Romney challenges Perry to repudiate remarks about Mormonism

Posted Tuesday, Oct. 11, 2011  comments  Print Reprints

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WASHINGTON - Presidential candidate Mitt Romney ramped up his attacks on Texas Gov. Rick Perry on Tuesday over remarks made Friday by Dallas pastor Robert Jeffress that Mormonism is a "cult" after introducing Perry at the Values Voter Summit on Friday.

"I would call upon Gov. Perry to repudiate the sentiment and the remarks," said Romney, who is Mormon, at a New Hampshire press conference with New Jersey Gov. Chris Christie.

Christie, who endorsed the former Massachusetts governor for president, also weighed in on the issue just hours before tonight's presidential debate at 7 p.m. CDT.

"These type of religious matters have nothing to do with the quality of somebody's ability to lead," said Christie. "Any campaign that associates itself with that type of conduct is beneath the office of president of the United States."

Perry spokesman Mark Miner said that Perry, who was also in New Hampshire for the GOP presidential debate, does not think Mormonism is a cult.

"The governor is going to focus his campaign on improving the economy and jobs creation," said Miner. "Anything else is a distraction."

Perry, he said, should "repudiate" his role in government-mandated healthcare in Massachusetts as the "blueprint" for President Obama's national healthcare program.

Perry, he added, "doesn't agree with everything that people he meets or people who endorse him believe."

Perry, like all eight GOP presidential aspirants, was in New Hampshire for Tuesday night's Washington Post/Bloomberg debate on the economy.

Romney also said that Perry had chosen Jeffress, senior pastor of the First Baptist Church of Dallas, to introduce him at the event, although the Family Research Council, which organizes the Values Voter Summit, said they had selected him and Perry's campaign signed off on the Dallas preacher.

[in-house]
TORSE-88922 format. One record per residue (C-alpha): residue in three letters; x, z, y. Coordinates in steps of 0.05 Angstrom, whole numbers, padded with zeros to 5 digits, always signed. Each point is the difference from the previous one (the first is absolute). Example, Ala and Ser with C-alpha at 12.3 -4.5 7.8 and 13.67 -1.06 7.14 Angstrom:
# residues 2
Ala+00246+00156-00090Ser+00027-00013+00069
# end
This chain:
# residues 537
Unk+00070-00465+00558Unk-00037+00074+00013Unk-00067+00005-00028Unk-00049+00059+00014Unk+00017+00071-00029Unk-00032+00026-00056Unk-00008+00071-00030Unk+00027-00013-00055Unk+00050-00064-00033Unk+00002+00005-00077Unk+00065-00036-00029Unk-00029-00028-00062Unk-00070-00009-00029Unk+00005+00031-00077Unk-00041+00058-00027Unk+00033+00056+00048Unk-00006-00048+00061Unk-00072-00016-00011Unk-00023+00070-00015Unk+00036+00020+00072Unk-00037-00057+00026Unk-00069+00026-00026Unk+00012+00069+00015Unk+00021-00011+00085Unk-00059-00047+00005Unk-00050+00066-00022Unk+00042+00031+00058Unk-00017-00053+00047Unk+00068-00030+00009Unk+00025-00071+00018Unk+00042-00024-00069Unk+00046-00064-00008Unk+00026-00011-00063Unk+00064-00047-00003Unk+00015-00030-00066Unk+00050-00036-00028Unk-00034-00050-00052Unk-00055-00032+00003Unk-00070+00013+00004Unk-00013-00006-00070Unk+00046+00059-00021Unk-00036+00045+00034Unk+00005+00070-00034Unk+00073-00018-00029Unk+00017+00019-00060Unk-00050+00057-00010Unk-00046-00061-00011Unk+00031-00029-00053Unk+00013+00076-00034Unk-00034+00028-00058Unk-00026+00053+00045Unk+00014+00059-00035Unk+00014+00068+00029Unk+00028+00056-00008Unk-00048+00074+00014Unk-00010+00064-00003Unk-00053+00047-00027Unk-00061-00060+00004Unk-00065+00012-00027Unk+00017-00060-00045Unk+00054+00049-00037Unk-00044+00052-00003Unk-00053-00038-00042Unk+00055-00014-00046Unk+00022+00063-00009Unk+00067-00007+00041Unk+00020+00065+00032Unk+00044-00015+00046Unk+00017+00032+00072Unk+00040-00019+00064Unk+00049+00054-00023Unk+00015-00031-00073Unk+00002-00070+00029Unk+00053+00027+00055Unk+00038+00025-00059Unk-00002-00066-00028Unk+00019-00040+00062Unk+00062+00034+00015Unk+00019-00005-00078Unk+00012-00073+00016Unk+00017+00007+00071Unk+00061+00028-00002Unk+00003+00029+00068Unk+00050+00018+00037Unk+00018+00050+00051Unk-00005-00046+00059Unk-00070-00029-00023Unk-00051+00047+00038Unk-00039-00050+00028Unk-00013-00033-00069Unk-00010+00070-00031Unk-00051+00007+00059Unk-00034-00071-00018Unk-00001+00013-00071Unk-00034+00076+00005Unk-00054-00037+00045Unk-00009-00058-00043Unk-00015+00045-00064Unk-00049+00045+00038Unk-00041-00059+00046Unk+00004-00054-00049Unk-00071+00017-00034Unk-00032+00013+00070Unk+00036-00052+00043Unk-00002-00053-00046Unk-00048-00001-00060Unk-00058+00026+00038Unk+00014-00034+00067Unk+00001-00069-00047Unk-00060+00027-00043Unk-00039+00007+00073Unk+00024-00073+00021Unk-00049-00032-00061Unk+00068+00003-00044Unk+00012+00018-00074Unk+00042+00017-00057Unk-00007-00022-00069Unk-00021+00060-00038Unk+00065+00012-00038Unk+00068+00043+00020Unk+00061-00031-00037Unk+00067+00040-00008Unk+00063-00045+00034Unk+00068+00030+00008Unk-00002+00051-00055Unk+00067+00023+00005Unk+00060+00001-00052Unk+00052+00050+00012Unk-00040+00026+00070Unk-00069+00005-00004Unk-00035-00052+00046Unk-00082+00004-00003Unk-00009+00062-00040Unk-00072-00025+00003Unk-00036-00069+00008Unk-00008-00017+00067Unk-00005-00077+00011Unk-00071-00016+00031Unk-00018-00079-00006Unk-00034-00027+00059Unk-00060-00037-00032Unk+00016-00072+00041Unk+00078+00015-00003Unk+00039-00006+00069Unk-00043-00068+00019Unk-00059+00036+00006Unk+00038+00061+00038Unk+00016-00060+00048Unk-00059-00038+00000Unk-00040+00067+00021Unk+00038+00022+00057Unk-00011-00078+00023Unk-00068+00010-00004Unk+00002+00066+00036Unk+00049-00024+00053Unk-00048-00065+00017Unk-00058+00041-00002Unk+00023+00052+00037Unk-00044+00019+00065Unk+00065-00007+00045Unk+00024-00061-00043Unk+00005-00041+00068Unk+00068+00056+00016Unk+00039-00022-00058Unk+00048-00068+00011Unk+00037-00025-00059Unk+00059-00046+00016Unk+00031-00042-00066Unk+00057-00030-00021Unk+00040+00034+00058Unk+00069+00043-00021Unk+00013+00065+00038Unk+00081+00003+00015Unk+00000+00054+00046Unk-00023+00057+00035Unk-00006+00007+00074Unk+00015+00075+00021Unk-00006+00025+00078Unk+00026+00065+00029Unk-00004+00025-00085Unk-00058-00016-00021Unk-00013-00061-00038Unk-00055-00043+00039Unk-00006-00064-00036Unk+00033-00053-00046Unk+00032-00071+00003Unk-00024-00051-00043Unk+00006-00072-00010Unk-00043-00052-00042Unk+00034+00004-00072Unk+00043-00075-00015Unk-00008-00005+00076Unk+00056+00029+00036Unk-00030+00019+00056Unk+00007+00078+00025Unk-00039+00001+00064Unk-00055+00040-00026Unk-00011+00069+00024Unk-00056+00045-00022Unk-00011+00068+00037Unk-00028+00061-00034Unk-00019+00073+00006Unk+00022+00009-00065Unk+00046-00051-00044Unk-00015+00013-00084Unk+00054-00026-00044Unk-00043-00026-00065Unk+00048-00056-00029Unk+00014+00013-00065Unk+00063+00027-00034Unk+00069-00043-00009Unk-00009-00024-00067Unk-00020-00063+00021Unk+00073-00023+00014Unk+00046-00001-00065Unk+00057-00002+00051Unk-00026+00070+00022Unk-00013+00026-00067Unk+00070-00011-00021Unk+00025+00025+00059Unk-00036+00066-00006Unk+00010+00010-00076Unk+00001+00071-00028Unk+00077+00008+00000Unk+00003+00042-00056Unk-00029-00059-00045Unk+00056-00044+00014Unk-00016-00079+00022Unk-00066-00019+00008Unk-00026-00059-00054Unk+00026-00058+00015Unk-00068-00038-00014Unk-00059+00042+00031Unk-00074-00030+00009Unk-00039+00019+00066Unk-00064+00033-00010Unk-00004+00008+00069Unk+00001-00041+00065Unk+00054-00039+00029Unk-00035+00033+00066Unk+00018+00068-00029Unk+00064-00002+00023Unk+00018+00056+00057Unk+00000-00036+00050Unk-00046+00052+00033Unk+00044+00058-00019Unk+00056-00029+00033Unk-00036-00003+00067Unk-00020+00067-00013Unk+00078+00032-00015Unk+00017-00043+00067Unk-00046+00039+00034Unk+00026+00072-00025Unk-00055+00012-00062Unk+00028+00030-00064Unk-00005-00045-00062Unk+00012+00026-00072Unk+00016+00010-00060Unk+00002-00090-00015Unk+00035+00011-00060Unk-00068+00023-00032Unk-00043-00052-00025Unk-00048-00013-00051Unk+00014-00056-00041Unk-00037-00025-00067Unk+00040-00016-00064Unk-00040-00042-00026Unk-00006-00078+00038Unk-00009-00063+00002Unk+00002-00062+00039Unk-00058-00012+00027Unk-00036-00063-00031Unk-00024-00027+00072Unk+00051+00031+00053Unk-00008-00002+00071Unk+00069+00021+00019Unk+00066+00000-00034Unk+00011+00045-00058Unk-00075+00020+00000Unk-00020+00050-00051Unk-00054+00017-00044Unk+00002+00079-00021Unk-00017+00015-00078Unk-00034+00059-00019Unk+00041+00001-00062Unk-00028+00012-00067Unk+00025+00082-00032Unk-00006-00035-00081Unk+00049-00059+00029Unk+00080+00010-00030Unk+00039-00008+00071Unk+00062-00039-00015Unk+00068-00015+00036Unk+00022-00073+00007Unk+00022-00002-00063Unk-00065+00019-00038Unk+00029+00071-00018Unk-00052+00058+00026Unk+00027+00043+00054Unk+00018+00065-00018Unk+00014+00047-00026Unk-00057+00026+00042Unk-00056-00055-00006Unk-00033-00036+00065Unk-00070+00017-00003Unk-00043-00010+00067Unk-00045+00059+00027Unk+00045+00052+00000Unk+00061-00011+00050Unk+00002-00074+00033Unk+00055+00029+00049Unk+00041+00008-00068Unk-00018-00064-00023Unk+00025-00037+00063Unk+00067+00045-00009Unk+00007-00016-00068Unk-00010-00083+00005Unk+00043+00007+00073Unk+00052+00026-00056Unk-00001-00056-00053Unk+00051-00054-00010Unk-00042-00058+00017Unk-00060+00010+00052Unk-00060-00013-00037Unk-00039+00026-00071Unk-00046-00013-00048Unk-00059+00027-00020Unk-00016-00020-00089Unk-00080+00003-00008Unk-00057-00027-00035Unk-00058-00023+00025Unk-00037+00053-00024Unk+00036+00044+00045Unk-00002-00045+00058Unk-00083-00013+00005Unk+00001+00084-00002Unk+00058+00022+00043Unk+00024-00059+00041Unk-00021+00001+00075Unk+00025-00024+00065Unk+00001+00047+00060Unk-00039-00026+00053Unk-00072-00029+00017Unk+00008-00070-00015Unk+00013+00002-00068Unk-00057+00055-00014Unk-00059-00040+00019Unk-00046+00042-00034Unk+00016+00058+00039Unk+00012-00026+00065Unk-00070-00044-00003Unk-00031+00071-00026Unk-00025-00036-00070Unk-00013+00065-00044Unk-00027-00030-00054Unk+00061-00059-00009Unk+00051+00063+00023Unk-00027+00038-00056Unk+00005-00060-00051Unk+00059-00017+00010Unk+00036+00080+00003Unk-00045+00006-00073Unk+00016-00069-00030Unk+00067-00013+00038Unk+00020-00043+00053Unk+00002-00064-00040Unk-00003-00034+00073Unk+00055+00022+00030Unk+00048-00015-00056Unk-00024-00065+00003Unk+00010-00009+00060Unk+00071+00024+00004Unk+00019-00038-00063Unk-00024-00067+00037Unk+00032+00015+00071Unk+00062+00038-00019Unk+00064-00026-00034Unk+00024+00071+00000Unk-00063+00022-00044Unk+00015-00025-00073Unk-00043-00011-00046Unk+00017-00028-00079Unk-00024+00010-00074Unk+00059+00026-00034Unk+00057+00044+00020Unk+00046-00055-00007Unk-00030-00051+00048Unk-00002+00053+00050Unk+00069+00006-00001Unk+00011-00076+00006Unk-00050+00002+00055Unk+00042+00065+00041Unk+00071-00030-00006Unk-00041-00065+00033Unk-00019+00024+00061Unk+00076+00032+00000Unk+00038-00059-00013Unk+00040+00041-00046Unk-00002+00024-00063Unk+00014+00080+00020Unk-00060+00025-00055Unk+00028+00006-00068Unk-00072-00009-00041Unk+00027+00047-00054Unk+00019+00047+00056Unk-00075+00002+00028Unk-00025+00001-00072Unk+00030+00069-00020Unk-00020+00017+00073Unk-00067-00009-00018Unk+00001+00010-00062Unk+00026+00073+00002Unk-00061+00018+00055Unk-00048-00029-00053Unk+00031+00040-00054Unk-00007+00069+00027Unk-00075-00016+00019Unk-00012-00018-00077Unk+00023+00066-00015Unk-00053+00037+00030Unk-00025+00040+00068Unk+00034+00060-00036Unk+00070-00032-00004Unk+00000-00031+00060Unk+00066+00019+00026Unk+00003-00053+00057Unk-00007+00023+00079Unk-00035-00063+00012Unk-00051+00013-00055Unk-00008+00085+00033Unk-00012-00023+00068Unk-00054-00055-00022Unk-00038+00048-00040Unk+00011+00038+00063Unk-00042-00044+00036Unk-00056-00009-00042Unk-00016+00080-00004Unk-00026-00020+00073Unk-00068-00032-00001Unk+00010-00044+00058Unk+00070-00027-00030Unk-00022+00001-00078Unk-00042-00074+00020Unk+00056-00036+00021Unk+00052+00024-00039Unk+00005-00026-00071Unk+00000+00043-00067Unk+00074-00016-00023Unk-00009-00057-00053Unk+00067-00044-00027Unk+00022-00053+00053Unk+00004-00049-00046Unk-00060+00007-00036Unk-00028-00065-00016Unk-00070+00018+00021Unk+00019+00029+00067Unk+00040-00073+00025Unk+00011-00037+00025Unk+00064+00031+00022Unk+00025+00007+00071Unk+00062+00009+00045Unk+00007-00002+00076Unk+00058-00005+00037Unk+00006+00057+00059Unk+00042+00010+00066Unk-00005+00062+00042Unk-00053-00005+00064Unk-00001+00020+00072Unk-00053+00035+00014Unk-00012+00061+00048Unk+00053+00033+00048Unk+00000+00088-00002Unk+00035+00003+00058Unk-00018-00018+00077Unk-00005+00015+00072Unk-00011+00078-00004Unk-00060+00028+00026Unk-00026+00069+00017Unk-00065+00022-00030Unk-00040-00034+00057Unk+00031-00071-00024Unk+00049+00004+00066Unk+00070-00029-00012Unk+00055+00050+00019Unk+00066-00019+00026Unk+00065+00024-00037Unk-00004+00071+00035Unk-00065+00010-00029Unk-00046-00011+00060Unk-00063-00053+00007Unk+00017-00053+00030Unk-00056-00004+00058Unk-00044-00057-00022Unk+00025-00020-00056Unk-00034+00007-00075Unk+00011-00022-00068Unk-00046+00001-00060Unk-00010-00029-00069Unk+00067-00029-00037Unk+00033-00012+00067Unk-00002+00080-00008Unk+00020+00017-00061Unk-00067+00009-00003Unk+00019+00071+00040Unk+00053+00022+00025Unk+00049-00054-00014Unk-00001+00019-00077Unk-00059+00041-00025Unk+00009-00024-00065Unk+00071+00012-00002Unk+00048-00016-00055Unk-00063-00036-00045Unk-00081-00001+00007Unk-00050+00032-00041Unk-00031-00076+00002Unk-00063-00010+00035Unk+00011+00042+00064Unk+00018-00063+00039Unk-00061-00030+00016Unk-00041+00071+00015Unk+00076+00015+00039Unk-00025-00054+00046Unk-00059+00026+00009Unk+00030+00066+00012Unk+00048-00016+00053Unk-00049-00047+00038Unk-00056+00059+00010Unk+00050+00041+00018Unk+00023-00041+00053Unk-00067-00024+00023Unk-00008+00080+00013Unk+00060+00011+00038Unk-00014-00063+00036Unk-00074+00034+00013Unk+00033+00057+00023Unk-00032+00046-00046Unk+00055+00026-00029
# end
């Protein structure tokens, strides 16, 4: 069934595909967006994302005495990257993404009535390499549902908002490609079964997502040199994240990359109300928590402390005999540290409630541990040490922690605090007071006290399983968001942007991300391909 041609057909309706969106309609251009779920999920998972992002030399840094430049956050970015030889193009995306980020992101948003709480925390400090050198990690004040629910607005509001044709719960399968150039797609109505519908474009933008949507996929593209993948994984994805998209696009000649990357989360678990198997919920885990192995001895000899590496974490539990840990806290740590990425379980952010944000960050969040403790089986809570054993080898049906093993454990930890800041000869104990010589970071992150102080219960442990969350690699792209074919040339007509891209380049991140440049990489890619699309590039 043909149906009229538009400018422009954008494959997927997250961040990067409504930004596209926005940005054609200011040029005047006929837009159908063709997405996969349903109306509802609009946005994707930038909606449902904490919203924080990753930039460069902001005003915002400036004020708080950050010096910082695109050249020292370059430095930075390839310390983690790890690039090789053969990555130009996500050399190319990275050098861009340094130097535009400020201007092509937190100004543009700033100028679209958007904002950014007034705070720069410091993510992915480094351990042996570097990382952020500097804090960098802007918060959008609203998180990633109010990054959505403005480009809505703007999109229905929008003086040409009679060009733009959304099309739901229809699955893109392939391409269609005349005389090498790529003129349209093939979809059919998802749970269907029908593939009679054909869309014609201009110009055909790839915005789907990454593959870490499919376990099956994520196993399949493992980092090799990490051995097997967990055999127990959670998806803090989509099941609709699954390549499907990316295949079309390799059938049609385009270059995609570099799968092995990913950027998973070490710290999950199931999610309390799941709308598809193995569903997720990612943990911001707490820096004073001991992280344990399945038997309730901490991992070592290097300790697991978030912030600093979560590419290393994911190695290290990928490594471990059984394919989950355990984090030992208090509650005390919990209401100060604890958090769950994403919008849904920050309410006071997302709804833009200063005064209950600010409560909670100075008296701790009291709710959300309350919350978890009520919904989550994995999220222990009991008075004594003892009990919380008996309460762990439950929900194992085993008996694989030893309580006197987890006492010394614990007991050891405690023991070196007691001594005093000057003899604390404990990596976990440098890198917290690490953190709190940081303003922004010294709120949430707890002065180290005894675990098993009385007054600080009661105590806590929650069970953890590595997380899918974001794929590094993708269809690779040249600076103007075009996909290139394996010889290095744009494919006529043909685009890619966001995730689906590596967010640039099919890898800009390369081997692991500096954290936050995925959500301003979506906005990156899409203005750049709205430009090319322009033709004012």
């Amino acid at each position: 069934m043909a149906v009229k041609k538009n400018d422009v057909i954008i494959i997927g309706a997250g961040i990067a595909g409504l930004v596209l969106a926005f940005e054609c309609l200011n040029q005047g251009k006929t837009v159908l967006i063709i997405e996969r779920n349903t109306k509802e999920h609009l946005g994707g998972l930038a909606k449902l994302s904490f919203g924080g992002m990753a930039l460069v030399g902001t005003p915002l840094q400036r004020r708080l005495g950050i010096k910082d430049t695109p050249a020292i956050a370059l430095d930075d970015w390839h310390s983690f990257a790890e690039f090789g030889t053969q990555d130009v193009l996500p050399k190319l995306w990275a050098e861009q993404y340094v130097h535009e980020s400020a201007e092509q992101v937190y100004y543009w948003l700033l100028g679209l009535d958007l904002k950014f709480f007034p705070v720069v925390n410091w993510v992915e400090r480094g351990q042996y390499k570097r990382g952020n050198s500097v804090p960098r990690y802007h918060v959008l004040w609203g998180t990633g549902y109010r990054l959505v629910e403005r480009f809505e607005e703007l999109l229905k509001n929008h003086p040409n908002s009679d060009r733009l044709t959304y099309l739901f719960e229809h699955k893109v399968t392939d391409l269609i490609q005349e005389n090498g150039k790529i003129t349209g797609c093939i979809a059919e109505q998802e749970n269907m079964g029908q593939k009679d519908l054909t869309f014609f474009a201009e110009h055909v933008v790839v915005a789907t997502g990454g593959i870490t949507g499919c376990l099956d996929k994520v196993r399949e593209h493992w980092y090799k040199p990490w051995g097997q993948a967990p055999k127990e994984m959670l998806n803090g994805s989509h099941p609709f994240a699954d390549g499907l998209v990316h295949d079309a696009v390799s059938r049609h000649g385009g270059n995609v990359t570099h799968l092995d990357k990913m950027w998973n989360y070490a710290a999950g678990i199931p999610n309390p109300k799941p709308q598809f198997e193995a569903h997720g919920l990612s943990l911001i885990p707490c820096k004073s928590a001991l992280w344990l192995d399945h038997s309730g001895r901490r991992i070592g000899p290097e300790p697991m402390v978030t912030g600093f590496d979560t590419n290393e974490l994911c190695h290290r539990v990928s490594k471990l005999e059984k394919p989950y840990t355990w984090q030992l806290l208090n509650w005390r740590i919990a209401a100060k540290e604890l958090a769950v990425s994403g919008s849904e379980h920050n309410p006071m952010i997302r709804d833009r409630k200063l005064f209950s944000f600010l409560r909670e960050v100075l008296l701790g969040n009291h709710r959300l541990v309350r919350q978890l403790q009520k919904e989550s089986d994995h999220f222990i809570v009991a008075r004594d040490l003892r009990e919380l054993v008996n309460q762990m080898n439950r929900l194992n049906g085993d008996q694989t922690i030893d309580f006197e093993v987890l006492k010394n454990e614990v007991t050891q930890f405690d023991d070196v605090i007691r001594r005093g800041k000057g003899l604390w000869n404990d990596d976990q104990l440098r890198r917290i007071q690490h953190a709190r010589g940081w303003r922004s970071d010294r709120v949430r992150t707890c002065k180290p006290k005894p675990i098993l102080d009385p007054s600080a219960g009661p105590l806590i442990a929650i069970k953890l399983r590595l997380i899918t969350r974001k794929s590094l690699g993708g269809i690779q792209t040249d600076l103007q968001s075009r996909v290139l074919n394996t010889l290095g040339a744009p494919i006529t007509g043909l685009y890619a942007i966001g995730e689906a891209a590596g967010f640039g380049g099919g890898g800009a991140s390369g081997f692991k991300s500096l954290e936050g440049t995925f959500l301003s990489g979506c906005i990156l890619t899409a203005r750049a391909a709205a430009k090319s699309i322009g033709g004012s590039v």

In his fiery introduction of Perry, Jeffress did not mention Mormonism or Romney but clearly drew differences between the Texas governor and the former Massachusetts governor.

Perry, he said, was "a proven leader, a true conservative, and a committed follower of Christ."

"Do we want a candidate who is skilled in rhetoric or one who is skilled in leadership?"

Jeffress said. "Do we want a candidate who is a conservative out of convenience or onewho is a conservative out of deep conviction? Do we want a candidate who is a good, moral person - or one who is a born-again follower of the lord Jesus Christ?"

Afterwards, the pastor told reporters: "Rick Perry's a Christian. He's an evangelical Christian, a follower of Jesus Christ. Mitt Romney's a good moral person, but he's not a Christian. Mormonism is not Christianity. It has always been considered a cult by the mainstream of Christianity."

The pastor said Romney "is not somebody I would vote for, nor would I encourage evangelical Christians to vote for" in the GOP primary."

"Mitt Romney may make a great president, he may be a good person, but if you vote for him, don't be under the illusion that you're voting for a Christian."

Romney addressed the Values Voter audience the day after Perry and Jeffress spoke but the former Massachusetts governor did not directly take on the "cult" allegation until Tuesday's press conference.

Maria Recio is the Star-Telegram's Washington bureau chief, 202-383-6103

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